The Star Tribune will have soon an update on seven fires covering 2,000 acres that are burning in northwest Minnesota and southern Manitoba. Some 150 firefighters were battling the blazes with another 50 expected to join their ranks today. Check back here for updates.
So much for Friday night lights in Mankato. The Mankato West football team has to forfeit its first four wins of the season for playing an ineligible player.
“I made an incorrect ruling on the eligibility of a player, and because of that mistake, we will forfeit the first four games,” the school’s activities director Ken Essay told the Mankato Free Press.. “You hope when you make a mistake, that you’re the only one that gets hurt, but in this case, the coaches and the football team also get hurt.”
Essay did not name the student, though the Free Press used unnamed sources and identified him as senior running back Trenton Marks, who did not play in the team’s homecoming loss to Rochester John Marshall on Friday. Mark’s is the team’s leading rusher who transferred from Mankato Loyola before the season.
A Two Harbors woman who accepted a plea agreement after being charged with illegally killing two trophy bucks at a local golf course was sentenced Monday, the Duluth News Tribune reports.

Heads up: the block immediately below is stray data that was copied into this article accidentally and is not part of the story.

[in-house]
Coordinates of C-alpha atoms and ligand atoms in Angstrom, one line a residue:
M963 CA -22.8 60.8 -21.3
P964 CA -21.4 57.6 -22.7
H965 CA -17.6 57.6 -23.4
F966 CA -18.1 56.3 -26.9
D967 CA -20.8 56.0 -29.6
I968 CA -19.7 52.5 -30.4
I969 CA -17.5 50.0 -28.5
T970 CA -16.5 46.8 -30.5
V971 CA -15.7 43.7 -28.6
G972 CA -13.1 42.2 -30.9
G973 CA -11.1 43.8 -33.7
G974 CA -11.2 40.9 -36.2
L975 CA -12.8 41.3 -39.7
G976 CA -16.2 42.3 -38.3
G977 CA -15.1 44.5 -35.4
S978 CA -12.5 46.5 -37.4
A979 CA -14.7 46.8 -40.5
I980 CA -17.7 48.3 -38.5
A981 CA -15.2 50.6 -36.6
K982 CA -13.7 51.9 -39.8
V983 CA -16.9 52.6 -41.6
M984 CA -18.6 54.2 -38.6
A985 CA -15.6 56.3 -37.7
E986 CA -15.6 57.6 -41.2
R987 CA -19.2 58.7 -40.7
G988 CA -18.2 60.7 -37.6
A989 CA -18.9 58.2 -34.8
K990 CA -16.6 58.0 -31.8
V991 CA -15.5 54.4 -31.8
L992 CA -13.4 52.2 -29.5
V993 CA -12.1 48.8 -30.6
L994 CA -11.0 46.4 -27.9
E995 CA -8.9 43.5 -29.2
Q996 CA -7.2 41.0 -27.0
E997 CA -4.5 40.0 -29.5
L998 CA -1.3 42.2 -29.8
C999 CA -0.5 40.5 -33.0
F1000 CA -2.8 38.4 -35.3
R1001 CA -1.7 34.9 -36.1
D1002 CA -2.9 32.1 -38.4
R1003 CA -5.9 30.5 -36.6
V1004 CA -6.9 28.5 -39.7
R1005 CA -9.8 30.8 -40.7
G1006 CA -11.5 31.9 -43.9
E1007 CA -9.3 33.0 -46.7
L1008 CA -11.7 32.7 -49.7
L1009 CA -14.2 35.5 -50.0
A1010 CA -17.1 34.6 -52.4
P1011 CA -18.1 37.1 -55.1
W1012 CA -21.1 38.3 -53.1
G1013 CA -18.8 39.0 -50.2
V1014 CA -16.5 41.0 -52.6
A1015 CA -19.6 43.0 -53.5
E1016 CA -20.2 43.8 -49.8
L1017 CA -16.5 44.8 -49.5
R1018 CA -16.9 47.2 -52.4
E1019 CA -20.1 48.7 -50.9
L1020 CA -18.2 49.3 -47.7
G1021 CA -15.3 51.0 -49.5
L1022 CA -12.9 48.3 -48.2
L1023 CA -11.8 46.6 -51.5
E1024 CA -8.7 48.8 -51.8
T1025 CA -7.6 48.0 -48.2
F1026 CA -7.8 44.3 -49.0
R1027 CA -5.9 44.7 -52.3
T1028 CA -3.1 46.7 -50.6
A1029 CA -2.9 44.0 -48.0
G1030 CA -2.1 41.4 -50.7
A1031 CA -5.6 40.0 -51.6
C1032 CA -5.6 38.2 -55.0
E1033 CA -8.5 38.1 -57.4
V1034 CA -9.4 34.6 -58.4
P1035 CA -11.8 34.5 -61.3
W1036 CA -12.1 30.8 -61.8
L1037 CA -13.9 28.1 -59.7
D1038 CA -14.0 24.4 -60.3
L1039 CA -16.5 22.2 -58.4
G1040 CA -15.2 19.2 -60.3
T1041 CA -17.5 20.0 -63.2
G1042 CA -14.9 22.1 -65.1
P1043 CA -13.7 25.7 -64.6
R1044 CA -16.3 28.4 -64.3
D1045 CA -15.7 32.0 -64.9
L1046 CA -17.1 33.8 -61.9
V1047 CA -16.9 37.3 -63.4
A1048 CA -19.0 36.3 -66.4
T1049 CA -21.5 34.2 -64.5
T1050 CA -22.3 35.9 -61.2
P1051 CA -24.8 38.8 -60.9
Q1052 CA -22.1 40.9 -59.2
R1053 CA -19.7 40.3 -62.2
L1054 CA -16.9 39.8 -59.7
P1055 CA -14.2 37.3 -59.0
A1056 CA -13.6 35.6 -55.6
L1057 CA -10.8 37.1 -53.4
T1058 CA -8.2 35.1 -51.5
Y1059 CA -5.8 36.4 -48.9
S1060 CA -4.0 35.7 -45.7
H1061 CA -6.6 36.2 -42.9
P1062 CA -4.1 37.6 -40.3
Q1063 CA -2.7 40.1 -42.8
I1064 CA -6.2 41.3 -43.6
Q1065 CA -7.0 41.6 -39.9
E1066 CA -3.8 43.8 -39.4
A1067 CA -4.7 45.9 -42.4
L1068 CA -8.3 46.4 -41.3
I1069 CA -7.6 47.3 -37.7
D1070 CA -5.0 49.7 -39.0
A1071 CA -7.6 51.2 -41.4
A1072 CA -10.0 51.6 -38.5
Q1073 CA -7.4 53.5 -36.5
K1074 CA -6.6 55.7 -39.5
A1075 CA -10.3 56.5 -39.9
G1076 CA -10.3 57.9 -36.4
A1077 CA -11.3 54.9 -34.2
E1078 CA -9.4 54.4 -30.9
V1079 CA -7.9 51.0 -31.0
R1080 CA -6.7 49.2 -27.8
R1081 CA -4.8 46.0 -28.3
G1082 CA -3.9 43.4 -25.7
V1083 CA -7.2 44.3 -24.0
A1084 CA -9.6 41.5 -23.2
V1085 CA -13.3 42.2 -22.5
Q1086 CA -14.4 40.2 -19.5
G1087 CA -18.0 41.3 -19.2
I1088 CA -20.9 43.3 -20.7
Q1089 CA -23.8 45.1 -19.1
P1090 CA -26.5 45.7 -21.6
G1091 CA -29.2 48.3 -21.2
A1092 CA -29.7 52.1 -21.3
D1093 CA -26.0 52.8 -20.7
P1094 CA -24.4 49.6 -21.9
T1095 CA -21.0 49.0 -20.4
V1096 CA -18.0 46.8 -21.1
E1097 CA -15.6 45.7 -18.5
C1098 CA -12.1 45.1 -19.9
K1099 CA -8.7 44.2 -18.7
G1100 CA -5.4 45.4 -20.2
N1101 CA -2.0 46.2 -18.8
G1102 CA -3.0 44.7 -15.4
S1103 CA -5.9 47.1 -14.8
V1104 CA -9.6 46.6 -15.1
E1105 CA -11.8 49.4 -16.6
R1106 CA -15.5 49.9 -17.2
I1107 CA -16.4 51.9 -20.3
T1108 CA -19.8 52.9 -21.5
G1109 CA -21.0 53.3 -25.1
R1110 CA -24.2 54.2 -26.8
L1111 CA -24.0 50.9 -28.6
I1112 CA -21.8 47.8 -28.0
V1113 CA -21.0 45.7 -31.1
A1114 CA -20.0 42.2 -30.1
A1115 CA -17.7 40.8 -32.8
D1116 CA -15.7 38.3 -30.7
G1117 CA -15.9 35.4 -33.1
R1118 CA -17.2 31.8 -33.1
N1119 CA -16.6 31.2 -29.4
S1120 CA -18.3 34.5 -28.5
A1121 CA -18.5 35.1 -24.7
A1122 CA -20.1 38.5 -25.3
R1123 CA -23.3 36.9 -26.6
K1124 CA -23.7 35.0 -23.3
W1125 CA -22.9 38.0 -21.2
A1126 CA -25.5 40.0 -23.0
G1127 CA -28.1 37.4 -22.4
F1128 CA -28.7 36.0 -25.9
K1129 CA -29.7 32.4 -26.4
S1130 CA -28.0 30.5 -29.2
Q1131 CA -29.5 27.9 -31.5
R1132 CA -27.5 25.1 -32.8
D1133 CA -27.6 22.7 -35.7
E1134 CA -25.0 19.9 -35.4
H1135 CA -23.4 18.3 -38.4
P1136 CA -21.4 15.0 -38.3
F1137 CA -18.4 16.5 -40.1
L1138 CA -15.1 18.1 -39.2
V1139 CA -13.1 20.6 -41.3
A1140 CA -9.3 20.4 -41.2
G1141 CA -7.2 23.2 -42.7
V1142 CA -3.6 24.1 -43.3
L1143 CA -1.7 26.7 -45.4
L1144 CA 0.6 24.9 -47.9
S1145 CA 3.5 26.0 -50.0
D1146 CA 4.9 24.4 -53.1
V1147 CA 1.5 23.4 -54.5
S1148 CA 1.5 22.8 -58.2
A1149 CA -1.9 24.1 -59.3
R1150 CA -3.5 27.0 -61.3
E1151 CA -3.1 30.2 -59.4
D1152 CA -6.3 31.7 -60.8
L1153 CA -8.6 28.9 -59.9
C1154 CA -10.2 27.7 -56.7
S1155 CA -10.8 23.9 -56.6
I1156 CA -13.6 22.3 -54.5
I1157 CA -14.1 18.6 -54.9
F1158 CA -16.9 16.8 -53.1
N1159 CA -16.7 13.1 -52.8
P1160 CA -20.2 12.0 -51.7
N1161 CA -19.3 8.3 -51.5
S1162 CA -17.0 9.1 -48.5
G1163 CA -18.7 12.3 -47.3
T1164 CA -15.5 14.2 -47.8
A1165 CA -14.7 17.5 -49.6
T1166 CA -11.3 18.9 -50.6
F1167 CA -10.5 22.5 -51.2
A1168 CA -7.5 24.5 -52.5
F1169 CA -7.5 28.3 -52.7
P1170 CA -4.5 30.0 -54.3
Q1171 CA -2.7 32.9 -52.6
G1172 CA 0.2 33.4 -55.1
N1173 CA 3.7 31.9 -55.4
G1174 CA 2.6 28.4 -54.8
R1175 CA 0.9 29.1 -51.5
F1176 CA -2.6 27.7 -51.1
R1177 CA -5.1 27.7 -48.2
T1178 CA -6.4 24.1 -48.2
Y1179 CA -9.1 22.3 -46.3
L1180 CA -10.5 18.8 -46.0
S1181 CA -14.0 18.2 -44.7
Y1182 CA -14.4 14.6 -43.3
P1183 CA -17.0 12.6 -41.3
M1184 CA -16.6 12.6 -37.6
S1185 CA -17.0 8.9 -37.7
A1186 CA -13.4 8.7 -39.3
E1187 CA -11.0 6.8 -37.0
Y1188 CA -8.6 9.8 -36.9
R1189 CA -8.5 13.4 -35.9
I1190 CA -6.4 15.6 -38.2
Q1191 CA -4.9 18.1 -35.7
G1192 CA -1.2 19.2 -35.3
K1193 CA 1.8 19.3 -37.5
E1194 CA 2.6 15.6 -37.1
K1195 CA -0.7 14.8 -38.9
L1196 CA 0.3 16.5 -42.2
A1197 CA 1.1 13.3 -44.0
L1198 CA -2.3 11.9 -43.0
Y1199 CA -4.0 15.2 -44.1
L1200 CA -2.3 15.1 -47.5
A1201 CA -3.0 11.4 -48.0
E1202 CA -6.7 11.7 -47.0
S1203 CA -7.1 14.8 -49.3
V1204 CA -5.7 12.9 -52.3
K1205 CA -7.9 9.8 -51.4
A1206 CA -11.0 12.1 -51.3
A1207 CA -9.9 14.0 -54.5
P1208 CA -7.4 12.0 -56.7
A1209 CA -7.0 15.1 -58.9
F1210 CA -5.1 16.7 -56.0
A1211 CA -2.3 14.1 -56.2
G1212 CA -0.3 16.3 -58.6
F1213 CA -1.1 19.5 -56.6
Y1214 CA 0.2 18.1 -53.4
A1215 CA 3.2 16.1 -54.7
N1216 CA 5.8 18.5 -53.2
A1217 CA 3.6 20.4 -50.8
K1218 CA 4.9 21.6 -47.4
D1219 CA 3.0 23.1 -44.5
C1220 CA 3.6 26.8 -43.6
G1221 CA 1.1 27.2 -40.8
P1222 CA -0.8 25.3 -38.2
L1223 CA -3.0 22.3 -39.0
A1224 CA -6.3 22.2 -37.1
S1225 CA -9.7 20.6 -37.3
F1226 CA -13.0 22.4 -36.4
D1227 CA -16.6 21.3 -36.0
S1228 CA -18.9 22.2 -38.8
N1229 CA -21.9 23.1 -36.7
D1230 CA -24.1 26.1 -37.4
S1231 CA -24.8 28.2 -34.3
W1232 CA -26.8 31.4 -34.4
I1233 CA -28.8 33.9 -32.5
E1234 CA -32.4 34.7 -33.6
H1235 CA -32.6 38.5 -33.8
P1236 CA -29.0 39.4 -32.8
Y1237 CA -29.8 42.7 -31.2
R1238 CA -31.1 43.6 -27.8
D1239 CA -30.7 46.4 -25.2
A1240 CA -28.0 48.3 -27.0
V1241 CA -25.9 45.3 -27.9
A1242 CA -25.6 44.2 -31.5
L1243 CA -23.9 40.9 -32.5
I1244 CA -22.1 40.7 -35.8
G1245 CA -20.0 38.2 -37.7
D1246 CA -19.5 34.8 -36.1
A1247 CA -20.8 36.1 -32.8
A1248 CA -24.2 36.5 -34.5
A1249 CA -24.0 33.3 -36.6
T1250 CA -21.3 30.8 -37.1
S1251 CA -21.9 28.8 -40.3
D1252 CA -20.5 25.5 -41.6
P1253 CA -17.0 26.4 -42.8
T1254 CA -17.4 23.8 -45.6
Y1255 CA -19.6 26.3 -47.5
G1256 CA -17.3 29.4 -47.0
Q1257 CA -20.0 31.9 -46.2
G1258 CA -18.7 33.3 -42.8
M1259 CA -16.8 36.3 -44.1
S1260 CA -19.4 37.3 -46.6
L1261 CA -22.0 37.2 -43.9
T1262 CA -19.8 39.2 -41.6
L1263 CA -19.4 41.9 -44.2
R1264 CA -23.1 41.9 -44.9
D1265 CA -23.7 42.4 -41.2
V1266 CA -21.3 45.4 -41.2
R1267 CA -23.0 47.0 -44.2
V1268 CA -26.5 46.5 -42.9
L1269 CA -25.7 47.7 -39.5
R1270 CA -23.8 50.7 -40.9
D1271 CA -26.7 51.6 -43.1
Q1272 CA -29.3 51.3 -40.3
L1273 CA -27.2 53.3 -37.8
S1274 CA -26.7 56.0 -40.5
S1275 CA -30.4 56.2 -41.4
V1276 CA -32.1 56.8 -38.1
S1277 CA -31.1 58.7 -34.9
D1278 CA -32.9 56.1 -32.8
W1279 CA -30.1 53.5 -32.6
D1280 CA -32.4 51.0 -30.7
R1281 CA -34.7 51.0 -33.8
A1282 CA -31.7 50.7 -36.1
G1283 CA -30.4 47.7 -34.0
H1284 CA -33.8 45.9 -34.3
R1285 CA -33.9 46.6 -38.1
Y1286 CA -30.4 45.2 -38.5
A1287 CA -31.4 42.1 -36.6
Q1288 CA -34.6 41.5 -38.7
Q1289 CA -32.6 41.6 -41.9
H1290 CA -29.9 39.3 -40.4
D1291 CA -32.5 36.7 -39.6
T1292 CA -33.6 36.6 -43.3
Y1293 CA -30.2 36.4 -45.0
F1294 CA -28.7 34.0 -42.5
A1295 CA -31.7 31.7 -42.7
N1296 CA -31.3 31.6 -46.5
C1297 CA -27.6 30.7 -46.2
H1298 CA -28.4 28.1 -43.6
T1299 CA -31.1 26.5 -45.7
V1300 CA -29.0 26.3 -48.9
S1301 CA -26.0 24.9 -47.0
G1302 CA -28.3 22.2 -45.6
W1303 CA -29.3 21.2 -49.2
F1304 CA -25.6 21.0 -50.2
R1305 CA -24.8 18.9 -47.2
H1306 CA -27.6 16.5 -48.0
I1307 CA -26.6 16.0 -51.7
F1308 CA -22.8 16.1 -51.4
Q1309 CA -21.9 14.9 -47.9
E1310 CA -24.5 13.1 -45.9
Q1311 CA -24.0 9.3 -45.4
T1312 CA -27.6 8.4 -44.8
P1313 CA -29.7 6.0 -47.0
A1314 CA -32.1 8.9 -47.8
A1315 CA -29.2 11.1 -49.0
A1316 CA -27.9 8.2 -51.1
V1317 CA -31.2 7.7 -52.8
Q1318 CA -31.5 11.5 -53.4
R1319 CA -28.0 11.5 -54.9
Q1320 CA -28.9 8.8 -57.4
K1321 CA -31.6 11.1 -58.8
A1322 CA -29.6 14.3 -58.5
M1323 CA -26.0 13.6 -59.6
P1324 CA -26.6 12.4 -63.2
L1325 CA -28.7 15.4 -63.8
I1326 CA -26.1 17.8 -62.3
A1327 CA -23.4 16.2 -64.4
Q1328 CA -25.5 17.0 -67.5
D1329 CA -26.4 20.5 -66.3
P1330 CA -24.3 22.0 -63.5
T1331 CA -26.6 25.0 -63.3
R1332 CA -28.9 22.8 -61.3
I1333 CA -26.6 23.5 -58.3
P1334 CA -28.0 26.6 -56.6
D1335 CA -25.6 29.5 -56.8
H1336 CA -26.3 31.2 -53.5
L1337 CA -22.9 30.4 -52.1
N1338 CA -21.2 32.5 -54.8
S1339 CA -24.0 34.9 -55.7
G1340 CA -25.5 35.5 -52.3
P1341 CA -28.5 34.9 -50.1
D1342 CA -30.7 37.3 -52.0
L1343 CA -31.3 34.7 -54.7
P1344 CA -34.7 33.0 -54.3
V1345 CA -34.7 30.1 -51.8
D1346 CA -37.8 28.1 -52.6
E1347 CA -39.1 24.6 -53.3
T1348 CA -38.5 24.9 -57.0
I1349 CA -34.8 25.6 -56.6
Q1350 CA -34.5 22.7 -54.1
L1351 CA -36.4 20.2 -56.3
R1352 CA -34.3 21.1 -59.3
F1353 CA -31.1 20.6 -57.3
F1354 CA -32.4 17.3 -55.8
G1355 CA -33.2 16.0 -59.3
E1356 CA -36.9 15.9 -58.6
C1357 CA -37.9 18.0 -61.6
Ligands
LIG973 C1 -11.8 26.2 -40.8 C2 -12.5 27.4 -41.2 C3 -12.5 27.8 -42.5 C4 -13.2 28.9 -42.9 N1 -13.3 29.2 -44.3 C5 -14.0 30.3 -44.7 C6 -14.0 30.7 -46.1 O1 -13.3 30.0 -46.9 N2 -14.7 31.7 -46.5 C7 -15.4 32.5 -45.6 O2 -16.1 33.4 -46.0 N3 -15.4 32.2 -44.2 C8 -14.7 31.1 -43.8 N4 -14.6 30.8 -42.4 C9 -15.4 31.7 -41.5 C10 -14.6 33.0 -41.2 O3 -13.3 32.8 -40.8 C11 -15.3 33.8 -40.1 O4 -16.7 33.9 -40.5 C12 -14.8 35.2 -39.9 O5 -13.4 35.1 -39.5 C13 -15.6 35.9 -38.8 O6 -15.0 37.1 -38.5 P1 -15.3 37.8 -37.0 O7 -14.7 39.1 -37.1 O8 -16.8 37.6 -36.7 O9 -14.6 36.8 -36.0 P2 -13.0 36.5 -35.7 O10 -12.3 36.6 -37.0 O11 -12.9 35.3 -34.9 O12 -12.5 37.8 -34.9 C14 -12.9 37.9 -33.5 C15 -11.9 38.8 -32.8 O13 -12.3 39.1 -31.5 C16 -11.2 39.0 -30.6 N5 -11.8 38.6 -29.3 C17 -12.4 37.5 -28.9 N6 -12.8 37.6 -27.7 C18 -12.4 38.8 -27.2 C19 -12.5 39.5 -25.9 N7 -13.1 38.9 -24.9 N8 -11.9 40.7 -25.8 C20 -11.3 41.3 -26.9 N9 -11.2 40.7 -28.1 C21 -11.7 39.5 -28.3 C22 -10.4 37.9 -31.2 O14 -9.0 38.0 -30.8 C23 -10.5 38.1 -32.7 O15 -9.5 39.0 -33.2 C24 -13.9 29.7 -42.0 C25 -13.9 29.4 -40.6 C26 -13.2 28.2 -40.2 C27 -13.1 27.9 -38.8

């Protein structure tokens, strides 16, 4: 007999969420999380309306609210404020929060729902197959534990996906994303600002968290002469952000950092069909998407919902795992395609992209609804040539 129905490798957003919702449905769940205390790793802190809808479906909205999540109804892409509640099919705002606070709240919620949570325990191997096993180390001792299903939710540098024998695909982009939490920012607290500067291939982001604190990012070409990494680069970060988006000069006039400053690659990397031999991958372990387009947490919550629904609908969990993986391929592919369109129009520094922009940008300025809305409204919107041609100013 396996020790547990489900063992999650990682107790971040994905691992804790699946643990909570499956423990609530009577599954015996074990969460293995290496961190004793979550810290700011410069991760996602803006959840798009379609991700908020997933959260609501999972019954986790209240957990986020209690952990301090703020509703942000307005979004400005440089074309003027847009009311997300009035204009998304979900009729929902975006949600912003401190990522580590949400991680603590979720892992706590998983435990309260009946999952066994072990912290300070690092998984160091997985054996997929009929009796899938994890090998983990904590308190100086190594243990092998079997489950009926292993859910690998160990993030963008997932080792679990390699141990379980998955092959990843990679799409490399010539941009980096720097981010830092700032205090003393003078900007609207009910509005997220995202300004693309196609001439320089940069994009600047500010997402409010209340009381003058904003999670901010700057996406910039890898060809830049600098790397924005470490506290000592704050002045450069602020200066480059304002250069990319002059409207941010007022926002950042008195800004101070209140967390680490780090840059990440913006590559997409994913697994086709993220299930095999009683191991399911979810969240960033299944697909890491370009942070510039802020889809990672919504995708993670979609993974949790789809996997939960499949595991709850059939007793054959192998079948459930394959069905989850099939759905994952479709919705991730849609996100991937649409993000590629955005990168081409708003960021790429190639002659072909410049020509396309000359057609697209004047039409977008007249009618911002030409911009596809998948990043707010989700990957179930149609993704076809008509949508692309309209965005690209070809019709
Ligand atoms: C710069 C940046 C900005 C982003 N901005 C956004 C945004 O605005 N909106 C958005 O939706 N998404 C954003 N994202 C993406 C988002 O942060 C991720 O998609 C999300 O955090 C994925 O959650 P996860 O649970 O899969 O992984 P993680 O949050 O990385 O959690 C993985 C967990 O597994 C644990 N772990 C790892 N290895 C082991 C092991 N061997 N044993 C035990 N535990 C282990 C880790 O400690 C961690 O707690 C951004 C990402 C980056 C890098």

Valery Vawn Wright, 50, who took the two large, frequently spotted bucks near Two Harbors’ Lakeview National Golf Course, was sentenced to 180 days in jail, a $50 fine, and $1,500 in restitution to the Department of Natural Resources. The jail sentence was stayed for two years though, though she’ll have to complete 80 hours of community service as well as take an advanced hunter training class.
Wright was charged with misdemeanors for hunting without a valid deer license, for having deer over the limit and hunting over a baited area during last year’s firearms deer hunt. She also was charged with gross misdemeanors for transporting an illegally taken deer and for taking or possessing wild animals with a value of more than $1,000.
The larger of the two deer had a restitution value of $1,000 and the other, $500.
The health commissioner extended the hours for his upcoming public forum on adding intractable pain to the list of conditions allowed into the state's medical marijuana program. The public can also submit written comments.
The final decision will be up to Health Commissioner Ed Ehlinger, but if the program expands, the Intractable Pain Advisory Committee hopes there will be additional strictures and precautions for pain patients.